In the Prime Minister’s letter, dated June 12, Theresa May says she appreciates “your kind words about the Government’s support for a settlement” noting that “last summer in Crans Montana, the two Cypriot leaders and three guarantor powers, supported by the UN Secretary General, came closer than ever before to reaching a settlement.”
“All sides demonstrated remarkable courage and commitment and all parties engaged with serious intent to reach a deal. I share both your disappointment that it was not possible to reach agreement and your assessment that the talks made important progress” she notes.
The Prime Minister pointed out that “the Government believes that a just and lasting settlement is within reach, and we continue to work towards that goal.”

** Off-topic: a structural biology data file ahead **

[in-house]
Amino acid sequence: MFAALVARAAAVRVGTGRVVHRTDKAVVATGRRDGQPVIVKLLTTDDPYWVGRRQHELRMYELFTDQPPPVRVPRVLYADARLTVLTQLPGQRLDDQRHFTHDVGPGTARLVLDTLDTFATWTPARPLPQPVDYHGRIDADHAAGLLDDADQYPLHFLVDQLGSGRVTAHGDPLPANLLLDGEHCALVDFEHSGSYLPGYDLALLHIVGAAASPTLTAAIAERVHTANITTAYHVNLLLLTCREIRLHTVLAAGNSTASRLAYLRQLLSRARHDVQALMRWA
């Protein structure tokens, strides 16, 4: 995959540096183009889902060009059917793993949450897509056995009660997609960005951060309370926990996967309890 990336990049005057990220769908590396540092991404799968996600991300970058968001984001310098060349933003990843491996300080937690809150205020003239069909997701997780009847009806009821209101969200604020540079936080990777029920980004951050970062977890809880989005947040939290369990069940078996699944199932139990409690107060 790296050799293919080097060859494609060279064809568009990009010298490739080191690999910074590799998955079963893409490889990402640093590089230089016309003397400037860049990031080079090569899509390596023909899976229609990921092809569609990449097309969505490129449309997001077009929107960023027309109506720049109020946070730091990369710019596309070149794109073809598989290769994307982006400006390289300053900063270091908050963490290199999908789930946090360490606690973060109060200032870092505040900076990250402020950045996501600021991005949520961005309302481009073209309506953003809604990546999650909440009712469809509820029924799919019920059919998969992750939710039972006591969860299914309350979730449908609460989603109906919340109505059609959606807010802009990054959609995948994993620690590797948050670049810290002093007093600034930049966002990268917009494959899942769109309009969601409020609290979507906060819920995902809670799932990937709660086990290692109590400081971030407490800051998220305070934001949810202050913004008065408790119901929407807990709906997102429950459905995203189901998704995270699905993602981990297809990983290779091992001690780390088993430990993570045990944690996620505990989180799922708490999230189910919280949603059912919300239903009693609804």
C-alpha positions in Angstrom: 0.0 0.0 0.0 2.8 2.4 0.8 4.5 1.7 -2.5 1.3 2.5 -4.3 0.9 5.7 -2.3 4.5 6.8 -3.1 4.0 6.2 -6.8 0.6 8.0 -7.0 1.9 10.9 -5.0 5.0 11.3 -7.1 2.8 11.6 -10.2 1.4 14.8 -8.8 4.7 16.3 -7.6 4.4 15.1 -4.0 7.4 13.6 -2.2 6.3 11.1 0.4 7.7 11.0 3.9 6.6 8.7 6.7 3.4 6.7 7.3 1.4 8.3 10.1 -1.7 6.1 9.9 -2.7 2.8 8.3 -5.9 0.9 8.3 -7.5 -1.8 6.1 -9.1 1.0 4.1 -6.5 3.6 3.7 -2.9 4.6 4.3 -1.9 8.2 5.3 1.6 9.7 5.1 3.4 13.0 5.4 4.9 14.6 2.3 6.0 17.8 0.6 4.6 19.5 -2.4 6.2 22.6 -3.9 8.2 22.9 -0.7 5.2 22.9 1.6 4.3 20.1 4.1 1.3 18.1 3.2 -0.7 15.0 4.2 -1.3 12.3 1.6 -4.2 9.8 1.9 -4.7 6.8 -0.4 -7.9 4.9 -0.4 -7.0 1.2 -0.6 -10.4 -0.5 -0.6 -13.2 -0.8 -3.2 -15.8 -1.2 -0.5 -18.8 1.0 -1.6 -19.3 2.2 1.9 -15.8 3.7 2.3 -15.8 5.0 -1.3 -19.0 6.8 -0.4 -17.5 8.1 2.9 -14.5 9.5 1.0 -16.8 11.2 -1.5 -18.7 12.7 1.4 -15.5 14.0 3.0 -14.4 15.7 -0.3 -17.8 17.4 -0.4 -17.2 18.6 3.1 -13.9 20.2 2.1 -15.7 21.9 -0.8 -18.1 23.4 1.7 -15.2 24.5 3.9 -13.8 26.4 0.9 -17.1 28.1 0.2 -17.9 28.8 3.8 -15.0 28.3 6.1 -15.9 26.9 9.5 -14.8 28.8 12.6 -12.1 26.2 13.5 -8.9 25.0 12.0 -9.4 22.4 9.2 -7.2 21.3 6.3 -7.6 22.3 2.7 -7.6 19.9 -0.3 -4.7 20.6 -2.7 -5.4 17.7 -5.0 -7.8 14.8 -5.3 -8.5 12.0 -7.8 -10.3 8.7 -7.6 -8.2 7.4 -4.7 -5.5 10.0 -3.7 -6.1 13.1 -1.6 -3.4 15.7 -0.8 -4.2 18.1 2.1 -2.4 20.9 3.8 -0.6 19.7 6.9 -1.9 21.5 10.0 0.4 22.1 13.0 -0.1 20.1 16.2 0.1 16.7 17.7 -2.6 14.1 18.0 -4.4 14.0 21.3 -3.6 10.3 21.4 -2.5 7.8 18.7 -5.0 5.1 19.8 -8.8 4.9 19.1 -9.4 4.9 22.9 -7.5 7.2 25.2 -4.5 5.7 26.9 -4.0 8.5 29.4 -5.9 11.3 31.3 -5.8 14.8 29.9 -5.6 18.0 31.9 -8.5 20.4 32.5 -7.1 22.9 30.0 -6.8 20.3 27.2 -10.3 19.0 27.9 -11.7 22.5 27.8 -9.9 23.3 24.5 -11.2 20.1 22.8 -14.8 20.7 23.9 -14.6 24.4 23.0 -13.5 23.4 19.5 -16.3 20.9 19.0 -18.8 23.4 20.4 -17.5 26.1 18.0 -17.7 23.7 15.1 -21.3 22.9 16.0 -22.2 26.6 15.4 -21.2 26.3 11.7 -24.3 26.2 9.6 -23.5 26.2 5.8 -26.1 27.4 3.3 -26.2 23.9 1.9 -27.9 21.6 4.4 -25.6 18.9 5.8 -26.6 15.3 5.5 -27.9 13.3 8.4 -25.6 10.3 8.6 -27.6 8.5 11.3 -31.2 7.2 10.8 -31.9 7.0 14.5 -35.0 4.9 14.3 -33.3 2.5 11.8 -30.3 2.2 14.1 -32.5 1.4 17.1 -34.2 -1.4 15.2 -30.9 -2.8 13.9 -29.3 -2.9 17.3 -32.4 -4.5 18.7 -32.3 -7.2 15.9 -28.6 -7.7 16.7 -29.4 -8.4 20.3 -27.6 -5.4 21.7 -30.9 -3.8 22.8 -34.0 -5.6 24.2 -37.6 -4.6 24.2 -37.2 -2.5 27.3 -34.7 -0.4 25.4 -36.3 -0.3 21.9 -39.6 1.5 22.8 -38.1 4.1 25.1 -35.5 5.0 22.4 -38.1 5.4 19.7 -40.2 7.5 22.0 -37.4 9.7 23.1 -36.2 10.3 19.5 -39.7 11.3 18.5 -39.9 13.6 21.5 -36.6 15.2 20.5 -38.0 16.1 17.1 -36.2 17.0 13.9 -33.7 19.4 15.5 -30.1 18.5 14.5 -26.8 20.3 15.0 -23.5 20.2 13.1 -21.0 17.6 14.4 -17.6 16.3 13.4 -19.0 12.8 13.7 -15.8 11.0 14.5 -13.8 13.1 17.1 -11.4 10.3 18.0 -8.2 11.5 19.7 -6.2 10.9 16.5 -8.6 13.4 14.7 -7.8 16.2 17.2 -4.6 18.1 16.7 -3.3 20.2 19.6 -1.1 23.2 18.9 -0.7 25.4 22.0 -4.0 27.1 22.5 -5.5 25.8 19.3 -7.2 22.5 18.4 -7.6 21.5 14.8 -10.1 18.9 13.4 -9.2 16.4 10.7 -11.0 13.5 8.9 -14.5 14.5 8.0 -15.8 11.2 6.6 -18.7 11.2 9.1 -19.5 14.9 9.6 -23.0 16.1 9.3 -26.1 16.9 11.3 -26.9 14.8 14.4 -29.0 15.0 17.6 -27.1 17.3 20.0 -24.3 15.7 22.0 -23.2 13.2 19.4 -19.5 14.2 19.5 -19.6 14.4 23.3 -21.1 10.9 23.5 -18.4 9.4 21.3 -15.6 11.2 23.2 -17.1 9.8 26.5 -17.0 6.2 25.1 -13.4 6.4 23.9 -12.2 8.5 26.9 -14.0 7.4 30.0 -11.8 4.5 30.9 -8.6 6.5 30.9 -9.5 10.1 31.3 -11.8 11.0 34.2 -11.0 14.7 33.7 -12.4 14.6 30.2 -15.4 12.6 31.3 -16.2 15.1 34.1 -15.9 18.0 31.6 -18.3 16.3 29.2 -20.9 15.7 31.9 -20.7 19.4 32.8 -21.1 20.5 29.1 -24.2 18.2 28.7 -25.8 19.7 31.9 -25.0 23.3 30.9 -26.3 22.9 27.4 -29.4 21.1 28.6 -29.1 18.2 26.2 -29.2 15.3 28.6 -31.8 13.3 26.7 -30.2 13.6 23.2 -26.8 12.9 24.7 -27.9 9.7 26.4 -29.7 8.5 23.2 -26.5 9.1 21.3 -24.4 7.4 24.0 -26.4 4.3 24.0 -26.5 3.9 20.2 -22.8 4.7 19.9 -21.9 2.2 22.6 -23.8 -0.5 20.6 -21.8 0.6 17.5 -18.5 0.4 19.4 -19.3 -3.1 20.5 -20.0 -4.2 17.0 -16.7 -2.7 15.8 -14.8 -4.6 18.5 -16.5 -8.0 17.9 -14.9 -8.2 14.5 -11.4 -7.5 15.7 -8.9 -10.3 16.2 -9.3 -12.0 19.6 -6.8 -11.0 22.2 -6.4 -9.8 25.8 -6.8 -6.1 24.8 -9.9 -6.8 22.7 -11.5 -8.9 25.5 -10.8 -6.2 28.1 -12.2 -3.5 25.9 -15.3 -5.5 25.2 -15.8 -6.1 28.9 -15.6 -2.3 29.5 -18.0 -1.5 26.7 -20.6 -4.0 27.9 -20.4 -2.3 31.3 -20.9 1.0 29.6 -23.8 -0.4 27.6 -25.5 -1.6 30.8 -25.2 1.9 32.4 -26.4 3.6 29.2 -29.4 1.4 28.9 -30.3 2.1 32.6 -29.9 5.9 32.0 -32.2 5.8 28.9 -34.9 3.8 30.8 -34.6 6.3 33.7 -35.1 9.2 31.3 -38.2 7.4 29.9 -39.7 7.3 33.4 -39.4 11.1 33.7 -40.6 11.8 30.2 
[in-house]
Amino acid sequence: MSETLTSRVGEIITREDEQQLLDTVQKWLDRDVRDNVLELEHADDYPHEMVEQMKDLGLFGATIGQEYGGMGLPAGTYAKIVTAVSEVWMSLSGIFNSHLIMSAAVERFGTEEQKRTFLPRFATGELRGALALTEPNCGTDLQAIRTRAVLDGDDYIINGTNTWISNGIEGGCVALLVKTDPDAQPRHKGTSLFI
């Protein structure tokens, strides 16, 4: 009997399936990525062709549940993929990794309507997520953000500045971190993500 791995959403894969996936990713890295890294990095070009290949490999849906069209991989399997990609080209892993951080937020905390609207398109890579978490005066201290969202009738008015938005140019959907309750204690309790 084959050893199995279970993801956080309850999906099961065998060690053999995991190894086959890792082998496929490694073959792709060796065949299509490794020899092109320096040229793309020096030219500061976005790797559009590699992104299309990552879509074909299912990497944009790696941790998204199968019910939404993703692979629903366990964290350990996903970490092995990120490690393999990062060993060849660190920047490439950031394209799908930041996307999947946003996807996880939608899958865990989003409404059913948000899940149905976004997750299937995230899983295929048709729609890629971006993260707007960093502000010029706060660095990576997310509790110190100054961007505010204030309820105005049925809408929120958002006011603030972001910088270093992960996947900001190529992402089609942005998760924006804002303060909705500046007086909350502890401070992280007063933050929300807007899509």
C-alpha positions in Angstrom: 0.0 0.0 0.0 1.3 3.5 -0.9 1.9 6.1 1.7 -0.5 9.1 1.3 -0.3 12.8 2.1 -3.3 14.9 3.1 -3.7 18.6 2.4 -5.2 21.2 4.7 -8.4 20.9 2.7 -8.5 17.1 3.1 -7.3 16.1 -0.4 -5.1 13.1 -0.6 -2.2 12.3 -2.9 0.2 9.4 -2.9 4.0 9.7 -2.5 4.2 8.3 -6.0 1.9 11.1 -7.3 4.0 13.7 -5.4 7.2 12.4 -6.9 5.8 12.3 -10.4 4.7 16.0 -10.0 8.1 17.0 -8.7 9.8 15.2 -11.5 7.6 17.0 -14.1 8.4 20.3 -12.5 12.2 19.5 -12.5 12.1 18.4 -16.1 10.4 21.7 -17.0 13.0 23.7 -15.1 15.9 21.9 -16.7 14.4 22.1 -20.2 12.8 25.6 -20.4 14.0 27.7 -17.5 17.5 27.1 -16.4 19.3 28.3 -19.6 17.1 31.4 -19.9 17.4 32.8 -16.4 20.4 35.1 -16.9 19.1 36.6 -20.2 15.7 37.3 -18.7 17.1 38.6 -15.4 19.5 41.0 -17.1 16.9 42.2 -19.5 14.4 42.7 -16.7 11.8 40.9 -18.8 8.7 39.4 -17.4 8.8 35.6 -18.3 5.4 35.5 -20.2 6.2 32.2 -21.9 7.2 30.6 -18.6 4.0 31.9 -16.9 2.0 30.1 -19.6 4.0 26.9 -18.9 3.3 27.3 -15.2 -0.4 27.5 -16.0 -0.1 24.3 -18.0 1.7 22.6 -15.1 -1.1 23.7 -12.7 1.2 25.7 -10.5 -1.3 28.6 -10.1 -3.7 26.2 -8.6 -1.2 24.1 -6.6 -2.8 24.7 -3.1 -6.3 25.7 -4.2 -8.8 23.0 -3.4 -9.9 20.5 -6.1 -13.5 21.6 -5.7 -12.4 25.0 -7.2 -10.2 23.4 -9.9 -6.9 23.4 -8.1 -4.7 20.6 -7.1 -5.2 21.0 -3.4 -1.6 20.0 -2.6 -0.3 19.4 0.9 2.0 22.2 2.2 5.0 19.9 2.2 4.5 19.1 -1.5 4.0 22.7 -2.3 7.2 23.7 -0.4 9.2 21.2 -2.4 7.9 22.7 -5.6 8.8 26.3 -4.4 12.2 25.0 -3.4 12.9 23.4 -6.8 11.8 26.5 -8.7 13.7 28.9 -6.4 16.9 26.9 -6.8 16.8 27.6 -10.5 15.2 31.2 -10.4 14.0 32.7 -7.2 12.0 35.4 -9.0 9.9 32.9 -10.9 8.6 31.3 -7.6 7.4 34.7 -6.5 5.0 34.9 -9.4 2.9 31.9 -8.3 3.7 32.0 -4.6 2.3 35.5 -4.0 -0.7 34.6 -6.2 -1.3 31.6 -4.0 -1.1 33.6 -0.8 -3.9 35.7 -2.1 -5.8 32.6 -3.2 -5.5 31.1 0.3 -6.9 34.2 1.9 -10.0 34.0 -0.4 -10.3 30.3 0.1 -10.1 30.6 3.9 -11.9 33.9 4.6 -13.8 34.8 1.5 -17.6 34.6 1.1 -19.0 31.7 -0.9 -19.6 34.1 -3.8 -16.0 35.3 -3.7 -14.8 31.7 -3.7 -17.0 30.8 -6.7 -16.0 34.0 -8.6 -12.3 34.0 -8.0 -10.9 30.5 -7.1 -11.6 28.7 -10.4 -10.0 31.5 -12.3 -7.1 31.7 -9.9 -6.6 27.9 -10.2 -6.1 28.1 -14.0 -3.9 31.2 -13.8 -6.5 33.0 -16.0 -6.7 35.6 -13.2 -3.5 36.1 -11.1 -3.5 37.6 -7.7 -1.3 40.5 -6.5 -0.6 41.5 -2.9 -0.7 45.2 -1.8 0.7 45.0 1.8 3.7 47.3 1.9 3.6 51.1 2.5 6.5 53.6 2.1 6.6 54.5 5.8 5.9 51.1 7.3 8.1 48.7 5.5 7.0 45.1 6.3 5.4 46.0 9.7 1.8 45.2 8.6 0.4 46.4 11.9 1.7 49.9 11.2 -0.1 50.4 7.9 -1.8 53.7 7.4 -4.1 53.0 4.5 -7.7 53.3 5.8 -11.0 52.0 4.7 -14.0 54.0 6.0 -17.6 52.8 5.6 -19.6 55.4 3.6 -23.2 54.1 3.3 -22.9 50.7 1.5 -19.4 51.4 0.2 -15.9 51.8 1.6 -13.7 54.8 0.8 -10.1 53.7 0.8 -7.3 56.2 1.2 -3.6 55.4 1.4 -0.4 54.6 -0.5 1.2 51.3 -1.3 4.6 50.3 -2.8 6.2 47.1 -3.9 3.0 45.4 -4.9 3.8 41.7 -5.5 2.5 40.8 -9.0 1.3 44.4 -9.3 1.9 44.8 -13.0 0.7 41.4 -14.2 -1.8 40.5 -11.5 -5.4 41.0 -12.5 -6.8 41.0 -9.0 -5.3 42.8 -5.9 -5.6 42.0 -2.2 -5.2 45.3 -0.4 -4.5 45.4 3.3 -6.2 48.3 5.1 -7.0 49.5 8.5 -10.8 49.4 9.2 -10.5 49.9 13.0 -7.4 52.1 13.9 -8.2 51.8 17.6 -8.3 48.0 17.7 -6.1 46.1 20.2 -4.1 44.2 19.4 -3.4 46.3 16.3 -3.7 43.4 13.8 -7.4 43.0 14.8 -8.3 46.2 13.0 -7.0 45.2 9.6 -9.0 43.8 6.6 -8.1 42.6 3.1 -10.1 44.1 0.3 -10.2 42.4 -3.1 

“We recognise it will not be straightforward: all sides will need to build trust as they seek to re-start talks, and an agreement will require flexibility and willingness to compromise from all sides” she added.
She adds that “when we met on 17 April I discussed with President Anastasiades the steps he might take in pursuit of an agreement” noting that, “while it is ultimately for the Cypriot communities to decide the next steps, we remain ready to support progress towards a settlement in any way we can.”
Cyprus has been divided since 1974, when Turkey invaded and occupied its northern third. Repeated rounds of UN-sponsored peace talks have so far yielded no result. The latest such round, in July last year, ended inconclusively.